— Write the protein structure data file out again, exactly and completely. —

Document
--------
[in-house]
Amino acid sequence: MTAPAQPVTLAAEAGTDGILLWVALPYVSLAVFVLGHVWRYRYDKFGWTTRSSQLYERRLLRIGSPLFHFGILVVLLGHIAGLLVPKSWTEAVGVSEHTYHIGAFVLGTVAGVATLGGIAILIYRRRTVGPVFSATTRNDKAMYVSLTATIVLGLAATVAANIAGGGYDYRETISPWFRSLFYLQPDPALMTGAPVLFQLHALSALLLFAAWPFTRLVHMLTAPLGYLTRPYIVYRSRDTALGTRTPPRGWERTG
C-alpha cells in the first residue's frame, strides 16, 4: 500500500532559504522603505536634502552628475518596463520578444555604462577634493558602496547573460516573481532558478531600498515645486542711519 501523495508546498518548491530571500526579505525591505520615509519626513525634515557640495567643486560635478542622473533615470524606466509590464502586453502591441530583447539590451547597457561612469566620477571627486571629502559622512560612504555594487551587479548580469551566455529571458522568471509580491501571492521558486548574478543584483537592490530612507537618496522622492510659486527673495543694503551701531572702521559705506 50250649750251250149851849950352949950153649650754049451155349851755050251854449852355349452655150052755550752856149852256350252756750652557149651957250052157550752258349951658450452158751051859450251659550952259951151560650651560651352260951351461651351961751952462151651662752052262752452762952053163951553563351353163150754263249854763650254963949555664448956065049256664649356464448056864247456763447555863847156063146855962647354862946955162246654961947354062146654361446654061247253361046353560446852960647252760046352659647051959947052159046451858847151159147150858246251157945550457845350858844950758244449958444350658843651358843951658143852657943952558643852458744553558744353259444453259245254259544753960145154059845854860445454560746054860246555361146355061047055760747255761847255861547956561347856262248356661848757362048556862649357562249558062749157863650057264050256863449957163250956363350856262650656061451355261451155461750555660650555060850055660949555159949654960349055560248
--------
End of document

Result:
[in-house]
Amino acid sequence: MTAPAQPVTLAAEAGTDGILLWVALPYVSLAVFVLGHVWRYRYDKFGWTTRSSQLYERRLLRIGSPLFHFGILVVLLGHIAGLLVPKSWTEAVGVSEHTYHIGAFVLGTVAGVATLGGIAILIYRRRTVGPVFSATTRNDKAMYVSLTATIVLGLAATVAANIAGGGYDYRETISPWFRSLFYLQPDPALMTGAPVLFQLHALSALLLFAAWPFTRLVHMLTAPLGYLTRPYIVYRSRDTALGTRTPPRGWERTG
C-alpha cells in the first residue's frame, strides 16, 4: 500500500532559504522603505536634502552628475518596463520578444555604462577634493558602496547573460516573481532558478531600498515645486542711519 501523495508546498518548491530571500526579505525591505520615509519626513525634515557640495567643486560635478542622473533615470524606466509590464502586453502591441530583447539590451547597457561612469566620477571627486571629502559622512560612504555594487551587479548580469551566455529571458522568471509580491501571492521558486548574478543584483537592490530612507537618496522622492510659486527673495543694503551701531572702521559705506 50250649750251250149851849950352949950153649650754049451155349851755050251854449852355349452655150052755550752856149852256350252756750652557149651957250052157550752258349951658450452158751051859450251659550952259951151560650651560651352260951351461651351961751952462151651662752052262752452762952053163951553563351353163150754263249854763650254963949555664448956065049256664649356464448056864247456763447555863847156063146855962647354862946955162246654961947354062146654361446654061247253361046353560446852960647252760046352659647051959947052159046451858847151159147150858246251157945550457845350858844950758244449958444350658843651358843951658143852657943952558643852458744553558744353259444453259245254259544753960145154059845854860445454560746054860246555361146355061047055760747255761847255861547956561347856262248356661848757362048556862649357562249558062749157863650057264050256863449957163250956363350856262650656061451355261451155461750555660650555060850055660949555159949654960349055560248